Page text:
The G20 Summit, a meeting of the world's twenty largest economies held in South Korea, ended on Friday with what many analysts viewed as a lack of progress on specific policy issues. But, in his remarks at the end of the summit, President Obama argued that some important progress had been made.
The countries did agree on a way to set guidelines to address trade imbalances, which occur when a country exports more than it imports or visa versa. The U.S. has a big trade imbalance with China, wherein the U.S. imports more Chinese goods than it can pay for or export to China. President Obama was also hoping to address the fact that China's currency has had a consistently low value, which the U.S. believes is done intentionally to make Chinese exports cheaper. This has caused other countries' exports to be more expensive and less desirable, making it difficult to keep people employed who make those exported goods.
While President Obama raised the currency issue at the summit, other global leaders refused to do so and criticized the U.S. for printing billions of dollars worth of paper money and injecting it into the American economy. President Obama argued this move was not intended to affect the value of the dollar globally, but was instead intended to boost the ailing American economy.
The President touted his trip to the G20 summit and other Asian nations as a quest to build alliances that would secure more American jobs. But, a free trade agreement he had hoped to secure with South Korea didn't happen on this trip. He will need to bring the issue to Congress and win representatives' approval before moving forward with the trade agreement.
The first three minutes and 43 seconds of this video gives an overview of what happened at the G20 Summit, while the rest is a discussion with Sewell Chan, a journalist who covered the event.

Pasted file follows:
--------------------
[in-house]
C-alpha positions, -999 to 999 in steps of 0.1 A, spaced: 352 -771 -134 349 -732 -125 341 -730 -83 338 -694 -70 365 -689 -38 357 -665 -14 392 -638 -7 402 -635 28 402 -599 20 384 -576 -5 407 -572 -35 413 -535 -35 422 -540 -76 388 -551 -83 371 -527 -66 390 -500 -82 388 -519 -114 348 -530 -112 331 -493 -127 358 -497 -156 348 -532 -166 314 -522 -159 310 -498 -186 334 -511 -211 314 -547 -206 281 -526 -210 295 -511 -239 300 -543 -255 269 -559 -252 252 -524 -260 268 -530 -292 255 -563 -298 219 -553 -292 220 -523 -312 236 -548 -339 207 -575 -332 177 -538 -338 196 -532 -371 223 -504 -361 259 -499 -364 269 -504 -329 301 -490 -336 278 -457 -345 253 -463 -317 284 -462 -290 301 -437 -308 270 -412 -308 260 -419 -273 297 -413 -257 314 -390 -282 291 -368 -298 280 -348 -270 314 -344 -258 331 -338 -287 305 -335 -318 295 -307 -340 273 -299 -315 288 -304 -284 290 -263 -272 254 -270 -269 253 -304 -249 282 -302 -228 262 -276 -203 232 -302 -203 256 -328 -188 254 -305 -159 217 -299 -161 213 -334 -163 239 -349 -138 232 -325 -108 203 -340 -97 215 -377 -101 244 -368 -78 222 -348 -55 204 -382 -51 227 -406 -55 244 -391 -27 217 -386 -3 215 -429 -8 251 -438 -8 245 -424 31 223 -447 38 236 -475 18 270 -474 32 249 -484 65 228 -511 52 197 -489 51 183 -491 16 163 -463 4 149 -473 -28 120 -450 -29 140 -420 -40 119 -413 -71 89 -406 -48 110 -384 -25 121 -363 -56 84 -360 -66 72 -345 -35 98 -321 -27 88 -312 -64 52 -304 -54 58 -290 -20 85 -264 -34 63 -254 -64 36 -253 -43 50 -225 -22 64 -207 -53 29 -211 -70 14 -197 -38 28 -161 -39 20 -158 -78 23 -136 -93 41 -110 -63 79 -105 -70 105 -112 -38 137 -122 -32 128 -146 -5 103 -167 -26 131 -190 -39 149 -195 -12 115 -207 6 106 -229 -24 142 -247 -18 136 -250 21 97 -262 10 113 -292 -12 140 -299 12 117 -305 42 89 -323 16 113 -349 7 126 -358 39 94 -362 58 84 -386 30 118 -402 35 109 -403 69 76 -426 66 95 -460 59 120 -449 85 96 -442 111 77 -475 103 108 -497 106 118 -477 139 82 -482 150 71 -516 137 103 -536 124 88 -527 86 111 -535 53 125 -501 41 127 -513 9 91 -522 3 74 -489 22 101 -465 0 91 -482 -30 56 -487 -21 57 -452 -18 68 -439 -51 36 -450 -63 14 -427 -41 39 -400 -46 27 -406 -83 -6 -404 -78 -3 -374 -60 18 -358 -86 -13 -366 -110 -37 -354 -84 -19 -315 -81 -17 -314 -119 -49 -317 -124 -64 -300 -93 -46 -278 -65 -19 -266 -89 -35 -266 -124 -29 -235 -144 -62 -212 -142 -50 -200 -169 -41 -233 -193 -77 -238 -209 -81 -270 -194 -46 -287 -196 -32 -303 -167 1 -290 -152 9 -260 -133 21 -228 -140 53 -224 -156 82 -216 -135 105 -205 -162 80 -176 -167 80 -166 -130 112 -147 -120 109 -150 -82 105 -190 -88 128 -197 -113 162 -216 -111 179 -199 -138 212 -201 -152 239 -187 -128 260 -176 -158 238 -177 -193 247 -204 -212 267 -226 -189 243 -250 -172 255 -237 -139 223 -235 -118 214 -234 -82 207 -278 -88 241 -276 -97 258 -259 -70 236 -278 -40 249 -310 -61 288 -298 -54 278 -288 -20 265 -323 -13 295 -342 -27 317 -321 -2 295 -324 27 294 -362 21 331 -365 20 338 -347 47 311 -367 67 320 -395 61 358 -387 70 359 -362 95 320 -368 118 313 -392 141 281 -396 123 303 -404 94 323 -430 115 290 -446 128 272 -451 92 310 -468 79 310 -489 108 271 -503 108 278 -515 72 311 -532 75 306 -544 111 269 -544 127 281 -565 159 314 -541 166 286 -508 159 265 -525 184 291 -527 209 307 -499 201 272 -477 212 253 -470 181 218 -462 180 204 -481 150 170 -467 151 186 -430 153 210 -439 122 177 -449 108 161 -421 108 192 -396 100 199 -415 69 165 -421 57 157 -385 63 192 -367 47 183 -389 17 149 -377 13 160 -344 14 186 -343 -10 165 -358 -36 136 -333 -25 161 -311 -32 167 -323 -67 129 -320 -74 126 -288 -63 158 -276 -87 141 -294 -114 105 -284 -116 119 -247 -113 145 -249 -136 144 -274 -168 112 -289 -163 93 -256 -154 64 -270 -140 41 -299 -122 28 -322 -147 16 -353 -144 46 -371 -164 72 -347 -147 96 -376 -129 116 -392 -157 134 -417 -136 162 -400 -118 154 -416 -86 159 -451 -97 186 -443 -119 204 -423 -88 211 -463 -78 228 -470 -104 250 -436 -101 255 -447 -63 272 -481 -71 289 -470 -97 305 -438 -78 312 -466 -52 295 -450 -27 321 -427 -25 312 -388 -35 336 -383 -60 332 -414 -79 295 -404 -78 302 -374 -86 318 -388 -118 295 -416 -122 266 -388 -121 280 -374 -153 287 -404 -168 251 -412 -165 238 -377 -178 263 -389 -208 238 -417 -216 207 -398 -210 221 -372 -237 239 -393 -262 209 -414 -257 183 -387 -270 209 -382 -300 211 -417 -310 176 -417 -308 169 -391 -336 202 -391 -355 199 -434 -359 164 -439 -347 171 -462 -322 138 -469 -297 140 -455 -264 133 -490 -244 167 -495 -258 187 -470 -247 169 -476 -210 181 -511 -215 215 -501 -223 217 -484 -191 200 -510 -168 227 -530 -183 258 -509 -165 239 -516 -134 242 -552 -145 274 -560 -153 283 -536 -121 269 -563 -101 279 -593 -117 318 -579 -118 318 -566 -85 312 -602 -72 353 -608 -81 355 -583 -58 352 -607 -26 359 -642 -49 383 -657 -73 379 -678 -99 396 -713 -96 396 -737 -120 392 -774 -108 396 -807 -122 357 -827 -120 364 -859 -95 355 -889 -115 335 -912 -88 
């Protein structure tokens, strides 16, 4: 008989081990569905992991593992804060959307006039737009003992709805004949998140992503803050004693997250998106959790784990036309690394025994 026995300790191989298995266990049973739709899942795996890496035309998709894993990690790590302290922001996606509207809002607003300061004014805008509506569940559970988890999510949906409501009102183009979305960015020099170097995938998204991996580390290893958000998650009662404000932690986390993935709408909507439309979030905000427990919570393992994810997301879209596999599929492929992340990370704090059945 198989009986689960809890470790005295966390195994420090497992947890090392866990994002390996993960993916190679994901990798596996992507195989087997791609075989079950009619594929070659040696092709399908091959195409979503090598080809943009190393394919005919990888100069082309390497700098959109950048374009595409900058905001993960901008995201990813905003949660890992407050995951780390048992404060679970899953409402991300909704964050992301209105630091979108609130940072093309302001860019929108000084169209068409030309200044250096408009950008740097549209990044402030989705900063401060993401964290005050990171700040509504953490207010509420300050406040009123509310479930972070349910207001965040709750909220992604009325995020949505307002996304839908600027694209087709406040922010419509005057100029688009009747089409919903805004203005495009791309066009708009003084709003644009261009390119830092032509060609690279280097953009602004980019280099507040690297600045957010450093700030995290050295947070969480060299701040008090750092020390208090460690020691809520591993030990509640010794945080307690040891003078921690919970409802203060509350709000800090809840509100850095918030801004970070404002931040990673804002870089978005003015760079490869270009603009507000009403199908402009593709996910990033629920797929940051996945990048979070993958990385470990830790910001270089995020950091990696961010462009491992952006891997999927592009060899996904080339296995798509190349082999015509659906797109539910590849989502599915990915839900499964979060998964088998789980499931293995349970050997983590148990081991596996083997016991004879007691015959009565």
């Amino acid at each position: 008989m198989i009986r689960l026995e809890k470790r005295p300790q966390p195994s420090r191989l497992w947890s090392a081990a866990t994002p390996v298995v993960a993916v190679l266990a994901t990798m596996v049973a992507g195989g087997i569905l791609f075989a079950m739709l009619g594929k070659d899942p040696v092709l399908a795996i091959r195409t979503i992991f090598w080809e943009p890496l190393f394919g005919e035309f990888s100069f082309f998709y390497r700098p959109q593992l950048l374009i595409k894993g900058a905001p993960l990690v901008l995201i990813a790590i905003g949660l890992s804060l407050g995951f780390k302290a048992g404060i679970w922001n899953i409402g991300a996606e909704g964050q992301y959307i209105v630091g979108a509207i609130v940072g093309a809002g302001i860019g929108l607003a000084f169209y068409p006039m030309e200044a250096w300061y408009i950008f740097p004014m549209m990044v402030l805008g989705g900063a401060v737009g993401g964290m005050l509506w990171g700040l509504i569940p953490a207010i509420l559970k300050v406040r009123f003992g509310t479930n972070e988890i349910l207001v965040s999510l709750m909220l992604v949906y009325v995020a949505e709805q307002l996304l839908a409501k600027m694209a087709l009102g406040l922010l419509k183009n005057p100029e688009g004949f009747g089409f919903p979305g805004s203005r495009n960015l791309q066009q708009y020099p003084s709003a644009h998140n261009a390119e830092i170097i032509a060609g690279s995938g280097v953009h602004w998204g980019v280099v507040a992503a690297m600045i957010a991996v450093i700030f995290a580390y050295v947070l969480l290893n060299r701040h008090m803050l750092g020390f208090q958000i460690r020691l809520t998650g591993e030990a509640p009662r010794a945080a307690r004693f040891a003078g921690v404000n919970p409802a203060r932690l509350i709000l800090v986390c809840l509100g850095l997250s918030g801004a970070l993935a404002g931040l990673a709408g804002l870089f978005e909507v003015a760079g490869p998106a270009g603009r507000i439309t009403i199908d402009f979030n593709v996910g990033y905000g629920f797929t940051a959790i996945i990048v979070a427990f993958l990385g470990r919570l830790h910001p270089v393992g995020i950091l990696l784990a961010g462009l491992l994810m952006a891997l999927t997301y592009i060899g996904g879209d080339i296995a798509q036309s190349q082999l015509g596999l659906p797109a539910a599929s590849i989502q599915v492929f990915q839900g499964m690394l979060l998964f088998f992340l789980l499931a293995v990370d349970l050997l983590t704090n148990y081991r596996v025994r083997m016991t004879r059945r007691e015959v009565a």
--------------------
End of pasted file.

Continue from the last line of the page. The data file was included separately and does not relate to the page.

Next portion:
"We should not anticipate that every time countries come together that we are doing some revolutionary thing. Instead of hitting home runs, sometimes we're going to hit singles. But they're really important singles." - U.S. President Barack Obama
"It wasn't any easier to talk about currency when I had just been elected and my poll numbers were at 65 percent than it is now. It was hard then and it's hard now, because this involves the interests of countries and not all of these are going to be resolved easily. And it's not just a function of personal charm. It's a function of countries' interests and seeing if we can work through to align them." - U.S. President Barack Obama
1. What is free trade?
2. What is currency?
3. What are exports and imports?
1. How would printing more paper money affect the value of the dollar? Why? How could doing so help the U.S. economy?
2. Do you support President Obama's argument that people can't expect such large summit meetings to end in sweeping changes and that small steps are the way to get things done? Why or why not?
3. Why do you think President Obama decided to brand his trip to Asia as an initiative to generate more jobs?